# Air suspension unit for relatively low mass

Let's assume I have an object with a mass of 3 kg. I want this object to isolate from vertical shocks and vibrations when I'm riding approximately 30 km/u on my bike.

Let's also assume I have an air suspension front fork modified and mounted on top of the bike's frame. This suspension unit carries the object I just mentioned (see figure below).

• What should be the air pressure from the suspension unit to isolate most of the shocks?
• Is it even possible to dial down the air pressure from an air suspension unit in order to isolate shocks for a relatively low mass (3 kg)?

My initial thoughts were to calculate the relation between mass and required air spring pressure level based on values in a product's manual. But the exponential decrease seems just too much for the fork to adjust.

Thanks in advance for any feedback.

Note: I read questions about specific products are mainly downvoted, but just for reference I included the RockShox manual with Air Spring Pressure levels with respect to a rider's weight. I'll edit the post if this isn't appreciated.

• Air pressures provided by companies are only estimates, to set up a fork you would need to find the appropriate amount of sag through trial and error, here is a set up movie pinkbike.com/news/technical-tuesday-setting-sag-2010.html . To achieve what you want you may find you end up with too little air for the spring to be effective as you think. Also, what is more important to your design is the damping effect of the suspension. You don't want oscillation. This would be more complicated for low weight and would involve oil volume and viscosity. I don't how you'd compensate for this. Mar 27, 2014 at 18:37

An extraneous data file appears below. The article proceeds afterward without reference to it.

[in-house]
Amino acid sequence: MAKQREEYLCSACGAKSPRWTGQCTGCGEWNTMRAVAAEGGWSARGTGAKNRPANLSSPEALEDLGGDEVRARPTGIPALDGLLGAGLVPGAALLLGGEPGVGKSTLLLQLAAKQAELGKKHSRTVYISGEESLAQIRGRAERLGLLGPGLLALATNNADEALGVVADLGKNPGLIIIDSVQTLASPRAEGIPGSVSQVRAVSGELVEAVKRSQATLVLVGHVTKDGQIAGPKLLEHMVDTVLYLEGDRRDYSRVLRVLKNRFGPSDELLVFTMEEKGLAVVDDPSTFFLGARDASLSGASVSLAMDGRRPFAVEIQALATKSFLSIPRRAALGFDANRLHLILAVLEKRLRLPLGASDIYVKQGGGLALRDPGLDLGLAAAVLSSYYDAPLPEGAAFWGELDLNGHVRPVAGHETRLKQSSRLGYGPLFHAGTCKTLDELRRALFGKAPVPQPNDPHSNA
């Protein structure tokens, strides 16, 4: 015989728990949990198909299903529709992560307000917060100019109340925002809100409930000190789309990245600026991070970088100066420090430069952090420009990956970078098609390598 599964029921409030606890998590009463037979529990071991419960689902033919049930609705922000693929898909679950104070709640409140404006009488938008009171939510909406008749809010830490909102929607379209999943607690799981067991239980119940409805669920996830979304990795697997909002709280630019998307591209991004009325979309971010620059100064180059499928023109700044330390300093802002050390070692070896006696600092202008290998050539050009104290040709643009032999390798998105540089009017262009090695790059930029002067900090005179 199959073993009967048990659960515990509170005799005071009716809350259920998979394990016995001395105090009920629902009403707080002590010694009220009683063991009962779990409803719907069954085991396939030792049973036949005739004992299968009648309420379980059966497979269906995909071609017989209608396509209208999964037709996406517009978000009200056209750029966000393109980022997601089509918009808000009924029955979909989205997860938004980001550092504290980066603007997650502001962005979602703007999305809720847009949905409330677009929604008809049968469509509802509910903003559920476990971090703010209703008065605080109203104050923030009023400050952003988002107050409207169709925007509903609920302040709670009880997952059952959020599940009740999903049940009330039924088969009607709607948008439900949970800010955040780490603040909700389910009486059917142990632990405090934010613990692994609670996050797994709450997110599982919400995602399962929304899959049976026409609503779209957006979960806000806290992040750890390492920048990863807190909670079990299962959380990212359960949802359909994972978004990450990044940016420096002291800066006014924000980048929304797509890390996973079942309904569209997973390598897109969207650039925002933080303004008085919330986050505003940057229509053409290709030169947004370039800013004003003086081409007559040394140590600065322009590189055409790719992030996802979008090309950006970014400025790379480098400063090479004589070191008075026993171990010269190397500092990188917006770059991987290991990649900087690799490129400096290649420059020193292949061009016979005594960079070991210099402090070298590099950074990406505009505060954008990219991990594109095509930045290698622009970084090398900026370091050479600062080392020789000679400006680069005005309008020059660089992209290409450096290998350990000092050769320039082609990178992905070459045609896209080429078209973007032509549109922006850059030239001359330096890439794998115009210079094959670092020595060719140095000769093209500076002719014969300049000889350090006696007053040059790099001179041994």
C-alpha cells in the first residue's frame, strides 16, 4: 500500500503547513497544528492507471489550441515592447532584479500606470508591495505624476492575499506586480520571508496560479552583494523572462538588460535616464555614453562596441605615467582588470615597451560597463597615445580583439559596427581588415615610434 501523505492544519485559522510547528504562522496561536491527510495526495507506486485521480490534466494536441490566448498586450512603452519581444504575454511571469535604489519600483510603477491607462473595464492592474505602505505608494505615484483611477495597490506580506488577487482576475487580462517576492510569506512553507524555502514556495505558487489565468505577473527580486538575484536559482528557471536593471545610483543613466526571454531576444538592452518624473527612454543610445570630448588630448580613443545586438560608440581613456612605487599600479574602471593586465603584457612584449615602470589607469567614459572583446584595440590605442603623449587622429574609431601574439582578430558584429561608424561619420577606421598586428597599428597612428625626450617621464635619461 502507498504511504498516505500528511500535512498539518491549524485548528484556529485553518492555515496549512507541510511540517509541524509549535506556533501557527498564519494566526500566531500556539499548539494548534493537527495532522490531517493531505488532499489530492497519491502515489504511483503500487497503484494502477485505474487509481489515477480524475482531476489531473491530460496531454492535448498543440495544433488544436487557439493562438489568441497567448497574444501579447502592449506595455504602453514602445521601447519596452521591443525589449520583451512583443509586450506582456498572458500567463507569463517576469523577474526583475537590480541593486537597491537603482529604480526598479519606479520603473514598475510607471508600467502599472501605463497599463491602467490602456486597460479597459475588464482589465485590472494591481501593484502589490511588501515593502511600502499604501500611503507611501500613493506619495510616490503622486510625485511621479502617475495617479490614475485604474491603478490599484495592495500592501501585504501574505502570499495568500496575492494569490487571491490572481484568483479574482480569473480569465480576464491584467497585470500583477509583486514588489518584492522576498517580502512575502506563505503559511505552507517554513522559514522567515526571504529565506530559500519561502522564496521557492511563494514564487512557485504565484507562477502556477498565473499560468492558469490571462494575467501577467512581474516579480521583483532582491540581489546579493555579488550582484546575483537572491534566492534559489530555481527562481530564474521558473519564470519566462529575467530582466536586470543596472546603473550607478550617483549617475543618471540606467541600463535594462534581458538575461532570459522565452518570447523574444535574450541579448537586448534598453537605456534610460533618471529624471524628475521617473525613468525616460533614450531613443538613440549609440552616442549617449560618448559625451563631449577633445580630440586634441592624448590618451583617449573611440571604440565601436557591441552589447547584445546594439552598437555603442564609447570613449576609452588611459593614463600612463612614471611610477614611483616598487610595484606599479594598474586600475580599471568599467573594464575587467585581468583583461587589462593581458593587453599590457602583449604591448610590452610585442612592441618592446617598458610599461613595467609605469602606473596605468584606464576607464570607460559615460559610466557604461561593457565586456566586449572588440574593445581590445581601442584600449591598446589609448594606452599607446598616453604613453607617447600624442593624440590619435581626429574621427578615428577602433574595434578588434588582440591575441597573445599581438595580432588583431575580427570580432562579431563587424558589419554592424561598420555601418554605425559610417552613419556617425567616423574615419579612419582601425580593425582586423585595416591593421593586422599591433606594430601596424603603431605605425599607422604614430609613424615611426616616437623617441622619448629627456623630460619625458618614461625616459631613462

• What kind of terrain are you riding over? Mar 27, 2014 at 19:47
• The usual answer is a lever to bring the force up to something that the suspension can deal with. If you got a rear shock unit and had a pivot just in front of the seatpost/top tube joint that might work. Or just use an elastomer there.
– Nuі
Mar 27, 2014 at 22:43
• Stiction is going to be a big issue with fork too - it may take more force than the 3kg mass can supply to get the fork to move at all.
– Nuі
Mar 27, 2014 at 22:44

It's fairly easy to compute (or at least estimate) the surface area of the piston and divide that into the weight of the object suspended to obtain the pressure needed to keep it "levitated".

Let's assume a piston with a diameter of 2" (5.1cm) -- that's (conveniently) 3.14 square inches. Divide that into 3 KG or 6.6 pounds (ignoring the weight of the piston itself) and you get about 2.1 PSI or 0.14 ATM.

Of course, if you use a piston rated at a significantly higher pressure than the above the friction in the cylinder is apt to require a pound or so to overcome, so it's unlikely that you can use a standard suspension fork effectively for this duty. Something along the line of a "gas strut" might work, though.

• ...but gas struts are generally filled to too high a pressure for that. Mar 27, 2014 at 21:17
• @ChrisH - Gas struts come in a wide range of "strengths", and some are adjustable. Mar 27, 2014 at 22:51
• All the ones I've used have been too stiff for the sort of loads in question here. My "generally" was only meant to be a note of caution against just stuffing a gas strut from something else in there and hoping for the best. Mar 28, 2014 at 7:48